The Real Meaning Behind “Tequila Sunrise” By The Eagles

The Real Meaning Behind “Tequila Sunrise” By The Eagles | I Love Classic Rock Videos

The Eagles’ 1973 hit “Tequila Sunrise” is the single most responsible for our desire to get drunk on lousy drinks and go crazy. The song, which was included on their second album Desperado, has remained a fan favorite ever since.

Don Henley and Glenn Frey had never written songs together at this point; instead, they both preferred to compose their parts separately before meeting in the studio. But during the recording for their sophomore album, they got together, and after sitting down for a week, they began to write the album’s title tune along with the first hit “Tequila Sunrise.”

This joyful tune showcases the most eloquent side of the California close harmony devotees, with its oozing lap steel guitar and drenching yearning for a simpler time. When it came time to pen the words, the songwriting duo decided to stick to familiar territory. In the liner notes to 2003’s The Very Best Of, Henley says, “That’s one song I don’t get tired of. ‘Take another shot of courage’ refers to tequila – because we used to call it ‘instant courage.’ We very much wanted to talk to the ladies, but we often didn’t have the nerve, so we’d drink a couple of shots and suddenly it was, ‘Howdy, ma’am.’”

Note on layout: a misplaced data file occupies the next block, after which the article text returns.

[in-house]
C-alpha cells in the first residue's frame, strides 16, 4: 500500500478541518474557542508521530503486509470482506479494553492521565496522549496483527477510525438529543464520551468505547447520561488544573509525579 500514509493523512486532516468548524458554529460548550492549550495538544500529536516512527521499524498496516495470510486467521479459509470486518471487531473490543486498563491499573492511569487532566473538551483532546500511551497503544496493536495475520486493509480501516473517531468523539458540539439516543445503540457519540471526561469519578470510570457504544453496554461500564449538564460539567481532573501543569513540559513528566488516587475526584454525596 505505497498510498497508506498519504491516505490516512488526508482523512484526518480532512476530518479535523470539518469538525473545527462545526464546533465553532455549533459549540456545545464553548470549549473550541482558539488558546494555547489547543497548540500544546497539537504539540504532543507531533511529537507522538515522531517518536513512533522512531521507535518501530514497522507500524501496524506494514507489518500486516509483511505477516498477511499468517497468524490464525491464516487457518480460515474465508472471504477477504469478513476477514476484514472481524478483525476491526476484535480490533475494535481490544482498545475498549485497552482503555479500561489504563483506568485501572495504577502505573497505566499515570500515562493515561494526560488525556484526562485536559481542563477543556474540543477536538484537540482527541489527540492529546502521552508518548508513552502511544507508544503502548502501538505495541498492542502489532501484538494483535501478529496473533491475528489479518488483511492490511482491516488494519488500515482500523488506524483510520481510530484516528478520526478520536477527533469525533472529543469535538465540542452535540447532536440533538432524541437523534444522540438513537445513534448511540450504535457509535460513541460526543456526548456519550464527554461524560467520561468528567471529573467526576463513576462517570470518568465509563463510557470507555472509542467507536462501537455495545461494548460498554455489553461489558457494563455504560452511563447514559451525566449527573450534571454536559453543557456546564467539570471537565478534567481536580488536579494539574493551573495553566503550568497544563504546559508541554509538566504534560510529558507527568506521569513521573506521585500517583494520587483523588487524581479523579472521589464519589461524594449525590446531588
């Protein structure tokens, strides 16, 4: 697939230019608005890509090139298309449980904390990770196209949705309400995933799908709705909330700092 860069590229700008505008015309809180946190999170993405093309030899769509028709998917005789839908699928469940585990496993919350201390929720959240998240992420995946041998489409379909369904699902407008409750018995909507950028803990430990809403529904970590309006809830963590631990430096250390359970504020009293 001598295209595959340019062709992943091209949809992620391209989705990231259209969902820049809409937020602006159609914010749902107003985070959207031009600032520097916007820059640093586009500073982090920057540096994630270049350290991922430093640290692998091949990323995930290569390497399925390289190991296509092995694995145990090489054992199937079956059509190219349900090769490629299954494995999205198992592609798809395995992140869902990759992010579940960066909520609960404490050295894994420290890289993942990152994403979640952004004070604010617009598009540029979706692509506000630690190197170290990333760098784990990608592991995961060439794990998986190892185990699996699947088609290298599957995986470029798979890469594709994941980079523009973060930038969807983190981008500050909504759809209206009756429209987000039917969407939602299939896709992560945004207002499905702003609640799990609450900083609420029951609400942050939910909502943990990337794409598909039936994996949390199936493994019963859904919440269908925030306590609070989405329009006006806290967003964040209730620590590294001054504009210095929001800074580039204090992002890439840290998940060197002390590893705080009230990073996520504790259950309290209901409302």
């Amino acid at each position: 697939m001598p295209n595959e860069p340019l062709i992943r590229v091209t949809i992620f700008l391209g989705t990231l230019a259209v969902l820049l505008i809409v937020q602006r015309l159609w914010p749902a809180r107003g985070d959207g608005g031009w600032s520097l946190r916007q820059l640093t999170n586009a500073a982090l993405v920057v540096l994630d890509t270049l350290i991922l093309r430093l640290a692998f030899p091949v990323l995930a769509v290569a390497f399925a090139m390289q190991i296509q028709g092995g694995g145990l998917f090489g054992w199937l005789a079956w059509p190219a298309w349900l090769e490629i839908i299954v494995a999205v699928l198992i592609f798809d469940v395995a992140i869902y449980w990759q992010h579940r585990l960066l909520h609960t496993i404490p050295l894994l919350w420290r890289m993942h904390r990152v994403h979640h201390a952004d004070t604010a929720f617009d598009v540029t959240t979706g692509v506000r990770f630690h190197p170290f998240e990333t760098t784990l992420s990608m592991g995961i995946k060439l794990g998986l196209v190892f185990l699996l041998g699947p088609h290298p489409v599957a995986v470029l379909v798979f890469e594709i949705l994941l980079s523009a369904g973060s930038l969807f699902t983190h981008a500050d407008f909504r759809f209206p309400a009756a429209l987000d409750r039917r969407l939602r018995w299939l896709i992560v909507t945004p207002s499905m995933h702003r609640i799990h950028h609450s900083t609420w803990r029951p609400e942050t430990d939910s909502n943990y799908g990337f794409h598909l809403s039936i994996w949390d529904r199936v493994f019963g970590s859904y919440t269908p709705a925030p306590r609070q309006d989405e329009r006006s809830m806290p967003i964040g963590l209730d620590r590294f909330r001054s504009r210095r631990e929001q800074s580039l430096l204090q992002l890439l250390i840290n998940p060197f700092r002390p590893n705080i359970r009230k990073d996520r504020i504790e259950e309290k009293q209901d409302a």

Moreover, Henley thought that the song was the ideal allegory for drinkers in California. “I believe that was a Glenn title,” Henley continued. “I think he was ambivalent about it because he thought that it was a bit too obvious or too much of a cliche because of the drink that was so popular then. I said ‘No – look at it from a different point of view. You’ve been drinking straight tequila all night, and the sun is coming up!’ It turned out to be a really great song.”

Frey agreed with Henley and even confessed that he “love the song.” “I think the goal of any songwriter is to make a song appear seamless, to never show the struggle. Nothing should sound forced. ‘Tequila Sunrise’ was written fairly quickly, and I don’t think there’s a single chord out of place.”